Monday, February 23, 2009
and moved all the way back due to the transmission being changed. Towards the end of the race, Dale Jr had a cylinder go down, and with 45 laps to go, he had his first DNF of this year when a second cylinder go down. What's odd about the first cylinder going is that Junior's teammate Mark Martin had a cylinder go at the same exact lap as Junior. Junior fought so hard this week, getting as high as 14th. I'm not going to post the points standing until later on in the season. Next week, our Junebug heads to Las Vegas, where he'll be driving the #5 GoDaddy.com Chevy in the Sam's Town 300 Nationwide Series race. Brad will join Junior as a teammate on Sunday, driving the #25 GoDaddy.com Chevy and from what NASCAR.com is telling me, Junior will have the National Guard car for Sunday's Shelby 427. I'll be checking Youtube to see if any of Dale Jr's new commerials for this year are up on there yet. If so, you'll see them here. Have a great week and I'll talk to you later!
Sunday, February 22, 2009
Saturday, February 21, 2009
Sunday, February 15, 2009
Congrats to Matt Kenseth on winning the race after it was red flagged for rain and then called because of the weather.
Now in the past I've mentioned reasons why I'm such a big Dale Jr fan. Well, I have another one for you. Dale Jr was honest and blamed himself for the wreck today. To prove my point, here is the article from NASCAR.com.
Pit mistakes, controversial wreck damaging to Junior
DAYTONA BEACH, Fla. -- The first 55 laps of Sunday's Daytona 500 went just fine for Dale Earnhardt Jr.
But those last 97 laps of the rain-shortened event eventually won by Matt Kenseth? Um, to call them disaster-filled for Earnhardt almost doesn't do his performance the injustice it deserves.
The trouble for Earnhardt and his No. 88 Chevrolet team started long before he and Brian Vickers triggered a controversial wreck that took out several contending cars. They blamed each other, but consensus in the garage area leaned heavily toward it being mostly Earnhardt's fault.
"One guy that had problems all day on pit road made his problems our problems, and then our problems a big problem," driver Kyle Busch (*see below) said in reference to Earnhardt. Busch's No. 18 Toyota, which led a race-high 88 laps and earlier in the race seemed to be the dominant car, got caught up in the wreck caused by Earnhardt and Vickers, ending his day and relegating him to a 41st-place finish.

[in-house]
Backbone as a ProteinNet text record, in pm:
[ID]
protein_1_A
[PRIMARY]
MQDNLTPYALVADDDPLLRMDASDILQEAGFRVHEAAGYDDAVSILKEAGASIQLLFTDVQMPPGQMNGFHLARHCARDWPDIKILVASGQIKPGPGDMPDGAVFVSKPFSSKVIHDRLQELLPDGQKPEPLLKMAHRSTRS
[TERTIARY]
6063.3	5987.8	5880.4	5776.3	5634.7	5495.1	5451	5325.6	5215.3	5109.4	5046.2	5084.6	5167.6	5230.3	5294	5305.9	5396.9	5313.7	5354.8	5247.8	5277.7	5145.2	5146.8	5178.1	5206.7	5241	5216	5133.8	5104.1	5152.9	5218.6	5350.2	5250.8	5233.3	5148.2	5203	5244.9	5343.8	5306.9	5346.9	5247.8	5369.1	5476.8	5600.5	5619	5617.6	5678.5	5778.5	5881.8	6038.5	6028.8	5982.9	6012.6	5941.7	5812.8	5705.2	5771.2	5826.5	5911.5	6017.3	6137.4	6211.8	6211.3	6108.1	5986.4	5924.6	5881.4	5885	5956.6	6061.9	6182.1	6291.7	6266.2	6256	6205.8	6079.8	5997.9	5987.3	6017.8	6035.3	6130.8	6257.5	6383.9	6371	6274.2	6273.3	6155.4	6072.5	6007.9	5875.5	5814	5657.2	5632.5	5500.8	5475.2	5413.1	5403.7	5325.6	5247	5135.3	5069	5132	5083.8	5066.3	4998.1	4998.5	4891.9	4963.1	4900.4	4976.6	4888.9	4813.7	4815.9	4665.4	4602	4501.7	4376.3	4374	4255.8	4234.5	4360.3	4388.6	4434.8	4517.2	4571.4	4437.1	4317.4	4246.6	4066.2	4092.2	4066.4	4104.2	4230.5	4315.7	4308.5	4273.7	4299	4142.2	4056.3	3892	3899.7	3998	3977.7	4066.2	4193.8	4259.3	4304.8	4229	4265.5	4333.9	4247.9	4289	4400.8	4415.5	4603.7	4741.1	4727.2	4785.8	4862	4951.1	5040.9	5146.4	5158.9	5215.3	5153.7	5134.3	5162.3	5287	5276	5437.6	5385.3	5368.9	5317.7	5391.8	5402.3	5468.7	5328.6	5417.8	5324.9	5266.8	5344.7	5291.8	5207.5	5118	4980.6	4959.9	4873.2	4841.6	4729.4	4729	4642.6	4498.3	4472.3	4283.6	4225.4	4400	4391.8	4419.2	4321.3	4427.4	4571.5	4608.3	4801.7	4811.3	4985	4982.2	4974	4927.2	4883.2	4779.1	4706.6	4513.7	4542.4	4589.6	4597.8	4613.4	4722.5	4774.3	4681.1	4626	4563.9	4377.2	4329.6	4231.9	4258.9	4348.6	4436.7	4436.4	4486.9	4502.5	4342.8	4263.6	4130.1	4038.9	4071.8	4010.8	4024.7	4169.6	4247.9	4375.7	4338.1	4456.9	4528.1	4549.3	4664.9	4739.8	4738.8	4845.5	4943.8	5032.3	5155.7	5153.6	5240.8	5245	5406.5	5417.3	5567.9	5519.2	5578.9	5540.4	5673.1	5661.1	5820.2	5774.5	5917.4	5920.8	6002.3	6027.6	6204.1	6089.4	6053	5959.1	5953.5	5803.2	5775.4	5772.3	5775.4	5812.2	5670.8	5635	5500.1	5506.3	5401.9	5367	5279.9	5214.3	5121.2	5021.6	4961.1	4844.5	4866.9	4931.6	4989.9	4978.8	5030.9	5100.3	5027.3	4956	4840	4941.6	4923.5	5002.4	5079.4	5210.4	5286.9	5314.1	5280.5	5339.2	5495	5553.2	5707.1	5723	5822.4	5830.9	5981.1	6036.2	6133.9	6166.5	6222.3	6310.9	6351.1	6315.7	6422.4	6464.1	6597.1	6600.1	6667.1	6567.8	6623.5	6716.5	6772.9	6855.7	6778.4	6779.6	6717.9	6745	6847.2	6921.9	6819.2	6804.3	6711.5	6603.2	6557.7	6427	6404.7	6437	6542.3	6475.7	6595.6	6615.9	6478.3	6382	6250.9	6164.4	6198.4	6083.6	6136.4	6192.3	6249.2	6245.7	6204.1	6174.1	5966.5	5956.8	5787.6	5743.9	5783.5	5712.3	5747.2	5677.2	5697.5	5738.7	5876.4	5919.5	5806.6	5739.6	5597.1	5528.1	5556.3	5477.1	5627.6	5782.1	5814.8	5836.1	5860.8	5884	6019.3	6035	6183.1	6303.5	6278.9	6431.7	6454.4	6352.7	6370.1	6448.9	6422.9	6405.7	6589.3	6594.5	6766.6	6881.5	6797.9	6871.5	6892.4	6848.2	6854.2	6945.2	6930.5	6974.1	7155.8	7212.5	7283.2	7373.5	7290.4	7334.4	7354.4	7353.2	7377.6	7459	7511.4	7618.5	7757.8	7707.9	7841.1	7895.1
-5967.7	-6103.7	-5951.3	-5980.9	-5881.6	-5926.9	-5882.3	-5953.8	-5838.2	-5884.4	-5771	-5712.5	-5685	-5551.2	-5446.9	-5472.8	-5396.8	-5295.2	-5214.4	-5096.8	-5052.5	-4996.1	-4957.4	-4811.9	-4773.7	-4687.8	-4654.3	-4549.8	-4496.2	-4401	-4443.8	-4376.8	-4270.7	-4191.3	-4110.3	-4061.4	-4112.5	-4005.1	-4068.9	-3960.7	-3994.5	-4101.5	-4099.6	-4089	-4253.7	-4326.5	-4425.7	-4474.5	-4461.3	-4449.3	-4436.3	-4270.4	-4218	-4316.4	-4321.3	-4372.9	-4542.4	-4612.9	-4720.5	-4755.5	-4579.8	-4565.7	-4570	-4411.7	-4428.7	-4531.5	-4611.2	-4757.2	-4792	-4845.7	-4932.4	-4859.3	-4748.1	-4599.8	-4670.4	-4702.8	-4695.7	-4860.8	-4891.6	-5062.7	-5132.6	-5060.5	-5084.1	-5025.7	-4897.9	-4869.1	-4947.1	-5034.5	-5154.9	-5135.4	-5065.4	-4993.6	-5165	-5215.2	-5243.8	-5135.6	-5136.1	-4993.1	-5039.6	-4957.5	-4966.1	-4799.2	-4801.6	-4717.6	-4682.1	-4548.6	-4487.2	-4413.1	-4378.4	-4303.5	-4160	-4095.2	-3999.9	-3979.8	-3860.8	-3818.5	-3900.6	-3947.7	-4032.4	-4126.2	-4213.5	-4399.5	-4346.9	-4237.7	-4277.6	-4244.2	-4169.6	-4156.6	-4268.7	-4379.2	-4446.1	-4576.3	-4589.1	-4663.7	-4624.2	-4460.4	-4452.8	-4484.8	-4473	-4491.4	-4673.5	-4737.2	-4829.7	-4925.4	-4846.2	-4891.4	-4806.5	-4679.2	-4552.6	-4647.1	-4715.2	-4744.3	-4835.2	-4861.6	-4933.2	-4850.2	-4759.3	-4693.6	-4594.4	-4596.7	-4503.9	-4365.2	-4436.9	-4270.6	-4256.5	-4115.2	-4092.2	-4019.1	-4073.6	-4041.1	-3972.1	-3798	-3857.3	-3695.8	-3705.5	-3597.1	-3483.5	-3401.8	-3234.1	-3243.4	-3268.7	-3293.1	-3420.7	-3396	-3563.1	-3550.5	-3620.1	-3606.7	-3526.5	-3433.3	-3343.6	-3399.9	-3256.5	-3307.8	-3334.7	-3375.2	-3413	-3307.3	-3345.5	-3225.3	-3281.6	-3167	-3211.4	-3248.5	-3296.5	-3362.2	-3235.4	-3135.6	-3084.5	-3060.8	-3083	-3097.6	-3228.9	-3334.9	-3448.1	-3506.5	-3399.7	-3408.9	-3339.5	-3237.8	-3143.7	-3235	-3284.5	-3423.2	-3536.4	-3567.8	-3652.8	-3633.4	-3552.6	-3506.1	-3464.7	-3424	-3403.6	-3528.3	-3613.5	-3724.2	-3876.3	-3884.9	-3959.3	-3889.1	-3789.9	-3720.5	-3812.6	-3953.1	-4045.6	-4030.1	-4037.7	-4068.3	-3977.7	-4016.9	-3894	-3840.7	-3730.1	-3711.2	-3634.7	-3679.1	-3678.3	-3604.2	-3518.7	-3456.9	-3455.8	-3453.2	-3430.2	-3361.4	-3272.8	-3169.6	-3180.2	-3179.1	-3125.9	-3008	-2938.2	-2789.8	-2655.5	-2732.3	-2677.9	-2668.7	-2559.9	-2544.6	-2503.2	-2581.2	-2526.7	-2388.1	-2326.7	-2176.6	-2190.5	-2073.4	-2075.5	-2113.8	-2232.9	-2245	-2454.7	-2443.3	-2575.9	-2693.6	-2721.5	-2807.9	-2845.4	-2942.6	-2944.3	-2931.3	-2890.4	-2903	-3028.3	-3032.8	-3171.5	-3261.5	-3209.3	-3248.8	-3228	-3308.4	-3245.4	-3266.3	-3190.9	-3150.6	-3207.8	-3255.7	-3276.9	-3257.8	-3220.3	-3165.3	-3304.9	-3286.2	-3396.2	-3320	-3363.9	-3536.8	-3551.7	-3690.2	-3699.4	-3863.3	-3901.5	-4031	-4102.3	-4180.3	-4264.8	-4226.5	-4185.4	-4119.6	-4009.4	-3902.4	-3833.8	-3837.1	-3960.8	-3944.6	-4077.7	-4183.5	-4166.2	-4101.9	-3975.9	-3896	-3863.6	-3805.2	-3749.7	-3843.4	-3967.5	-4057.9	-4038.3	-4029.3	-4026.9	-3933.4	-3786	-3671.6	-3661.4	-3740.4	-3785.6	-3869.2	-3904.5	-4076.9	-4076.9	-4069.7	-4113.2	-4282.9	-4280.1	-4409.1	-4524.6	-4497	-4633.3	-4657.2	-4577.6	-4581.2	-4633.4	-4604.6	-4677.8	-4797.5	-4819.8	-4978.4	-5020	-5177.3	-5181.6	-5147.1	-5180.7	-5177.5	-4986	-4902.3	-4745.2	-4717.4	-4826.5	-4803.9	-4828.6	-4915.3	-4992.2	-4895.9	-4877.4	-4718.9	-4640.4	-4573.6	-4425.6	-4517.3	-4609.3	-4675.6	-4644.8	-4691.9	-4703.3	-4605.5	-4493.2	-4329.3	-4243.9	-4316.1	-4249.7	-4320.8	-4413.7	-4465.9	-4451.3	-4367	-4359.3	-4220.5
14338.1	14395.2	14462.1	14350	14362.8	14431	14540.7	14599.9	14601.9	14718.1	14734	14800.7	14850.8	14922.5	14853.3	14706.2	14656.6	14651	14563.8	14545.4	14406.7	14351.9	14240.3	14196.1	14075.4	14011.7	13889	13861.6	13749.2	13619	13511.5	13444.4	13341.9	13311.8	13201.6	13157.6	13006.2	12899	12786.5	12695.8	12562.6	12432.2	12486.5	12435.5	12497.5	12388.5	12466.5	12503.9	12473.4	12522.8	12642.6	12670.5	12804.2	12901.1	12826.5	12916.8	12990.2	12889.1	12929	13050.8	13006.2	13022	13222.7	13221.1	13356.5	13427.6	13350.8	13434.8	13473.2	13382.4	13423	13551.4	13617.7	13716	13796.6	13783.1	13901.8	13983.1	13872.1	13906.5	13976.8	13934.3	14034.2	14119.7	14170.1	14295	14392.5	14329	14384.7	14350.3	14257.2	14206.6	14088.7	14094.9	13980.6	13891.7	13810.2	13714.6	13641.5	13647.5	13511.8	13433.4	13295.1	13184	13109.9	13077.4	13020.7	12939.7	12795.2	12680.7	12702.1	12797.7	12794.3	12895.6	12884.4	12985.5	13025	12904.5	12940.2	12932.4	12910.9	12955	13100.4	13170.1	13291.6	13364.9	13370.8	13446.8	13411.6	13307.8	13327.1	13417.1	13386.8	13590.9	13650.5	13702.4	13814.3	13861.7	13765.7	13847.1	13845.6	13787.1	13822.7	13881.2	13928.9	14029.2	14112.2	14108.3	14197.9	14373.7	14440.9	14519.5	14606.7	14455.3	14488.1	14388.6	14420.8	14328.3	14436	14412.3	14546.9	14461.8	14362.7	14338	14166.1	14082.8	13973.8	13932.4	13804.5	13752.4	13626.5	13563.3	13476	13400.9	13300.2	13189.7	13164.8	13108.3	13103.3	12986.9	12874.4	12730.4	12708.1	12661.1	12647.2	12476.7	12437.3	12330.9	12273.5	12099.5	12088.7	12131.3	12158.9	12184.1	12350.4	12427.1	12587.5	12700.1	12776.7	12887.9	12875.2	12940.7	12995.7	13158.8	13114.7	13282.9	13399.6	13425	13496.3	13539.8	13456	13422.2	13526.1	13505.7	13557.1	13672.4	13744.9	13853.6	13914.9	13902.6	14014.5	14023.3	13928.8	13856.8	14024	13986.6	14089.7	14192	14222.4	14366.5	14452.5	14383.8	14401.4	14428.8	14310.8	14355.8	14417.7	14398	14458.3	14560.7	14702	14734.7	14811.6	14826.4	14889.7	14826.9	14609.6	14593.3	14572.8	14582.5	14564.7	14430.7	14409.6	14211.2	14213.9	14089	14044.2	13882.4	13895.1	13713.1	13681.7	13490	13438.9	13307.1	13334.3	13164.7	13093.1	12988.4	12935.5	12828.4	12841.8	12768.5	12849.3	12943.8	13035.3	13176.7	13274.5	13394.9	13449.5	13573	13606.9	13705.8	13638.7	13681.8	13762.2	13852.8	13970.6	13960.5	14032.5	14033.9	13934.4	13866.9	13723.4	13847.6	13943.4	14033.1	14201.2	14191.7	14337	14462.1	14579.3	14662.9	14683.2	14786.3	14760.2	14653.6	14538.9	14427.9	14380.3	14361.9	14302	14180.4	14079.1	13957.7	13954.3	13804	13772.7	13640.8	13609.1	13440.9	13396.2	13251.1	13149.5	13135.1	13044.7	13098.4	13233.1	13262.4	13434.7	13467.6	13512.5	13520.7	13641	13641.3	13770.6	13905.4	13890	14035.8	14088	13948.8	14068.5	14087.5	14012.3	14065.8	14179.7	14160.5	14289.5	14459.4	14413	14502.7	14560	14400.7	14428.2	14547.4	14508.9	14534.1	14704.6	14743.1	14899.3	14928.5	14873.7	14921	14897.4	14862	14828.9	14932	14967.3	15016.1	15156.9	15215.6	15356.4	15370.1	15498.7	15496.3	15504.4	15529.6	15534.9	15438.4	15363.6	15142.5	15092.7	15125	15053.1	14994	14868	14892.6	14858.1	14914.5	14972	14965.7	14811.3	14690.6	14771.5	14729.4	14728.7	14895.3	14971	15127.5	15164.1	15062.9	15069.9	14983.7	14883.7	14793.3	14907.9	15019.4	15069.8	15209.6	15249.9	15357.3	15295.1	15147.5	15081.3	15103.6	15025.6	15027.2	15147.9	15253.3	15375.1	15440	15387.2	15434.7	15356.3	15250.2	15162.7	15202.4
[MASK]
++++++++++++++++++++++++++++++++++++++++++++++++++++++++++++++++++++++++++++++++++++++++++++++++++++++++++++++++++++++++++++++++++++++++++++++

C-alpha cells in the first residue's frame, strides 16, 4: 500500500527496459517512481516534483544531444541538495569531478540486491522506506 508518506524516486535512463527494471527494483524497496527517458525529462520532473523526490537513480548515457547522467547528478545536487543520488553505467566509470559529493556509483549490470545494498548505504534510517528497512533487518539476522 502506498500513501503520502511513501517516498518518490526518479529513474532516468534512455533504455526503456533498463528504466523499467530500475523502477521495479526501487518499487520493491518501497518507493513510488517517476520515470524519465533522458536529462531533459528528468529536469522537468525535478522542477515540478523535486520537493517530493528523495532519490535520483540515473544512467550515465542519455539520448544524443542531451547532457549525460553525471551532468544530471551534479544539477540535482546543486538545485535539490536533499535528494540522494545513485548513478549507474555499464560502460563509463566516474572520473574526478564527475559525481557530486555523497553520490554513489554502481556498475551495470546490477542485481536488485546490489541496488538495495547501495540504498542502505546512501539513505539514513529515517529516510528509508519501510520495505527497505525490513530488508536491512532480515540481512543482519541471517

And it was a horrendous day for Earnhardt. Make no mistake about that.
But it didn't start out that way.
Earnhardt actually took the lead in his No. 88 Chevrolet on Lap 53, although he held it for only one lap before being passed by Tony Stewart. Three laps later, he still was running third when he headed in for what was supposed to be a routine pit stop.
That was when Earnhardt's promising day turned for the worse. Inexplicably, he couldn't find his pit stall. He drove through pit road without ever stopping, forcing him to go around the track one more time and enter the pits again before he found his stall and received the service he needed.
That dropped him from third to 36th at the time.
"If you look down this pit road, my sign's pink," Earnhardt said. "And every other sign is pink -- so it's hard to see when you're going down there [because] they're all about the same color.
"So everybody says, 'I'm going to make mine yellow' -- and two weeks later, everybody will be yellow."
Then, perhaps, Earnhardt actually shed more light on his dark day and finally was honest -- with himself, probably as much as with anyone else.
"I was under a lot of pressure, too," he added. "I was putting a lot of pressure on myself trying to get up in there and lead laps and all that. I just wasn't thinking good enough. I can't lay it on anybody but myself."
Earnhardt attempted to recover from that mishap, only to encounter another costly pit-road mistake on Lap 120, when he pitted just outside his box. Crew members already had changed his right-side tires before a NASCAR official signaled that he was outside the box, resulting in an automatic one-lap penalty.
"We had a pit stop where I was told the right-front tire was only an inch over the line," Earnhardt said. "I was held a lap for that and I don't feel like that was a fair trade. Maybe it's time to re-evaluate that rule."